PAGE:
In general, metachronous CLM are associated with better outcome in comparison with synchronous CLM (14, 15, 32–34). However, many other studies reported similar outcome for synchronous and metachronous CLM (26, 27, 35, 36). This contradictory result may be explained with different types of therapies, either systemic or loco-regional, and different adopted definitions of metachronous CLM. Notably, in another large multicenter cohort of resected CLM, synchronous CLM resulted to significantly and independently impact the overall and disease-free survival (2). However, synchronous presentation of CLMs should not affect the decision to operate, but should influence the timing of resection, particularly in patients at high risk for recurrence meaning that perioperative SC should be always considered in those patients.
It is noteworthy to affirm that the determination of margin width should be based on intraoperative ultrasound findings rather than on the liver palpation or just on what can be seen on preoperative images (37–39). Having said that, the surgical margin of CLM is always a subject of debate among experts. If microscopic negative margin (R0) is desirable in liver surgery, it should be considered the primary endpoint in any liver resection, and in the past years some works have supported that microscopic positive margin (R1), either parenchymal or vascular, may be oncologically adequate in some specific subgroups of patients (38, 40, 41). Conversely, other authors have showed that R1 resections should be avoided being associated with decreased survival (7, 25, 42–46). In a large cohort of CLM patients, Pawlik et al. (47) reported that 1 mm of negative margin was enough to ensure a good outcome. Nowadays, experts agree that the biology of the disease rather than the millimeter of the surgical margin dictates the prognosis of CLM patients (48). In regard to R1 resections, in particular, with regards to R1-vascular resections that are the detachment of the tumor from major intrahepatic vessels, it should be noted that they were found to be oncologically adequate as R0 resections (41). Moreover, those types of resections were conducted on patients otherwise marginally resectable because of advanced intrahepatic tumor burden. In other words, R1 resections may be better than no resections (41). Finally, it should be noted that the comparison among different CLM patients belonging to different studies is difficult. The differences in SC regimens, in intra- and extra-hepatic tumor burden, and in the statistical prognostic models used may, at least in part, explain the different conclusions (49, 50).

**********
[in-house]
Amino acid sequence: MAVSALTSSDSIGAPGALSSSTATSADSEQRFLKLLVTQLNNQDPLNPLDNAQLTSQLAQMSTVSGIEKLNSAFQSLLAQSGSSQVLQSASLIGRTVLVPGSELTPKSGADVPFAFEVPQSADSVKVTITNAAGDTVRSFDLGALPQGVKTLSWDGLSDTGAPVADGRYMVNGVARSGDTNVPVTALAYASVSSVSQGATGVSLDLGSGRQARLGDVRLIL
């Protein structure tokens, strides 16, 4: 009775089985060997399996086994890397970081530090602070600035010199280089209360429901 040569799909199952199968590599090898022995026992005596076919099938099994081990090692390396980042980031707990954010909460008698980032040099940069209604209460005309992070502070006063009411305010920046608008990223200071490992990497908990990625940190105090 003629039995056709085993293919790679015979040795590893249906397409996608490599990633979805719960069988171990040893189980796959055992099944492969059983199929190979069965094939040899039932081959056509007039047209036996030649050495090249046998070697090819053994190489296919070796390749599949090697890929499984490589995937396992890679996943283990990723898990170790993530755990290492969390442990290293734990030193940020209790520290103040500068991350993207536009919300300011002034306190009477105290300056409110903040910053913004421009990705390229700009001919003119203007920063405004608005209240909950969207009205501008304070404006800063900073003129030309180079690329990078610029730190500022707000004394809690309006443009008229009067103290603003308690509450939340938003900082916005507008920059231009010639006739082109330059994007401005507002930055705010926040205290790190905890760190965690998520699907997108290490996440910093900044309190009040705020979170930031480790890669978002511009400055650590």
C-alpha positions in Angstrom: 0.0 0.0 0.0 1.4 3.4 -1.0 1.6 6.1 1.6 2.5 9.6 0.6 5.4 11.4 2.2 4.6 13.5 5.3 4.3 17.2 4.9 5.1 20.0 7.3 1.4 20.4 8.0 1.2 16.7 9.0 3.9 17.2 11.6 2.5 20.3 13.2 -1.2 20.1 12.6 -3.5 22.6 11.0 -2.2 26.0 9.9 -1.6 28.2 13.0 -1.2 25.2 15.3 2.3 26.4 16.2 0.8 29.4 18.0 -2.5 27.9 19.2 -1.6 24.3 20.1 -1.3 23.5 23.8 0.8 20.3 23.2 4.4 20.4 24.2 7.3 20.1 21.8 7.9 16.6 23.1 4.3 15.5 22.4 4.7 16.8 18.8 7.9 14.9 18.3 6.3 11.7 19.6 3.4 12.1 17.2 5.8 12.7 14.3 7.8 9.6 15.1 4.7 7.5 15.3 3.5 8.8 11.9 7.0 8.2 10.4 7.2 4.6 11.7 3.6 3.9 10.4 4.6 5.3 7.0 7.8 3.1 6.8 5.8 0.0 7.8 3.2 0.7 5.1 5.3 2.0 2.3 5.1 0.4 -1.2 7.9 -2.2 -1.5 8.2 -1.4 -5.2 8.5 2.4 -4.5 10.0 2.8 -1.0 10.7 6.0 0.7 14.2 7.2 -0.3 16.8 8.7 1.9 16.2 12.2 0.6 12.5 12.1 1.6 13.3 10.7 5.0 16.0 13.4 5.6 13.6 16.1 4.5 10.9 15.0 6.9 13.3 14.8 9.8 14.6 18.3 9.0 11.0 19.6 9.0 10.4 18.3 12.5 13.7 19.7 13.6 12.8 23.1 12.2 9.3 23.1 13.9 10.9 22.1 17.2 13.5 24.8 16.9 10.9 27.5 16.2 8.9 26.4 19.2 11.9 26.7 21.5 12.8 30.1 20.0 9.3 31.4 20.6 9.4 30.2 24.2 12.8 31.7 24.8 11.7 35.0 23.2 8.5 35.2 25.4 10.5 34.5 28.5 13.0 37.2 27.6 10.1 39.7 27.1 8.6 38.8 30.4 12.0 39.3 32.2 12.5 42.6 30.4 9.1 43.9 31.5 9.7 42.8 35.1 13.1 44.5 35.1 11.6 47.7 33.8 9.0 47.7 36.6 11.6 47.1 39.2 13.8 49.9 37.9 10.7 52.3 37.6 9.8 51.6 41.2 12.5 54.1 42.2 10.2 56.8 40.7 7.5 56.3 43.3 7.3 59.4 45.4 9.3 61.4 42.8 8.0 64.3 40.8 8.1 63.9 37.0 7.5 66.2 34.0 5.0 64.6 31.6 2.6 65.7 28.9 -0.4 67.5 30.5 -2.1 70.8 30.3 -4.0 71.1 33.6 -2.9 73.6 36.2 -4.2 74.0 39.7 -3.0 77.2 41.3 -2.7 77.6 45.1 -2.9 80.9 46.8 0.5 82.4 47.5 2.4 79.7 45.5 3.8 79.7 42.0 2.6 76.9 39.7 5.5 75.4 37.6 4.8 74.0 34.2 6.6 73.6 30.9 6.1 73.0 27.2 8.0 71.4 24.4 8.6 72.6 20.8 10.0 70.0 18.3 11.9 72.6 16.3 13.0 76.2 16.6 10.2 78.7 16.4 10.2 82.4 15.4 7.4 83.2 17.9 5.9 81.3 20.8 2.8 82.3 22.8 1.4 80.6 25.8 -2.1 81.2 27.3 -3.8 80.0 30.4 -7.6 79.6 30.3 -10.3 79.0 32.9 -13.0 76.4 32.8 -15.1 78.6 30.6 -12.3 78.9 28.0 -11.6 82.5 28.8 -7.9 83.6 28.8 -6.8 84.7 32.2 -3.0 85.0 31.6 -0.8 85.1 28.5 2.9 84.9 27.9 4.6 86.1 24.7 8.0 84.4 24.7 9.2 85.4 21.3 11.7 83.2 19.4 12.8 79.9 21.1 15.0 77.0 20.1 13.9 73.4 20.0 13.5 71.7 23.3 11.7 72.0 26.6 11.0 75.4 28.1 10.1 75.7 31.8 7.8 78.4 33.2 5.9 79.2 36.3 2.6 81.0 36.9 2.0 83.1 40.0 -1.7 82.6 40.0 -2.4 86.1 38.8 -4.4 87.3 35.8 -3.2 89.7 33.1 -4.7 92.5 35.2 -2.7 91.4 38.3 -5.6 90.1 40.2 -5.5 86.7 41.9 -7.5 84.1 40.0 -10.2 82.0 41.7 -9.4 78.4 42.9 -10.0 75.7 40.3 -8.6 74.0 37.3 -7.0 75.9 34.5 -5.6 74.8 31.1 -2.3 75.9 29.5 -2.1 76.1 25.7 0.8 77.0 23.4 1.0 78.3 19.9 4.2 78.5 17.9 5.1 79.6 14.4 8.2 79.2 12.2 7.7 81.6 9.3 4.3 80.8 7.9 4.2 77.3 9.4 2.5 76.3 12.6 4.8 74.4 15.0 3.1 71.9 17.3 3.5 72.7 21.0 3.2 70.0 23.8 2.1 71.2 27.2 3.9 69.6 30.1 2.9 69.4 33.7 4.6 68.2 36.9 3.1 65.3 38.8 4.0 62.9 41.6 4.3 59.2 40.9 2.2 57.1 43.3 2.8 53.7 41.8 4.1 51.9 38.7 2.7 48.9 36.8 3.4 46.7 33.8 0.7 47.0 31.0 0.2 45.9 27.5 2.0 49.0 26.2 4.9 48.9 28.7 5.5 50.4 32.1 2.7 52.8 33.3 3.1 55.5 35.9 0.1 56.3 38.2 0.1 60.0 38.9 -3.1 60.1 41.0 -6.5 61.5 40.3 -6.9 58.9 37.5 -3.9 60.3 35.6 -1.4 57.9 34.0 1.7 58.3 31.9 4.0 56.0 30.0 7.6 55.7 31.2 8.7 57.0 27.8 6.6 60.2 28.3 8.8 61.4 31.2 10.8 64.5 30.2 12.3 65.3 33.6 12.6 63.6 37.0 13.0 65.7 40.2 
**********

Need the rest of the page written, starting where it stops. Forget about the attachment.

The presence of extrahepatic disease, especially if multiple, represents not only a bad prognostic factor but also a contraindication for liver resection. As for the surgical margin, also for extrahepatic disease the literature includes studies with disparate results. Elias et al. (51) showed that the number of CLM may be prognostically more important than the site of extrahepatic disease. Conversely, other authors reported that the site of extrahepatic disease should be taken into account (52). Yet, it is generally accepted that the presence of lung metastases is better than distant lymph nodes metastases (53). A given patient with lung metastases, even multiple, may be treated with wedge resections and achieve adequate survival (54–57).
RAS and RAF Genes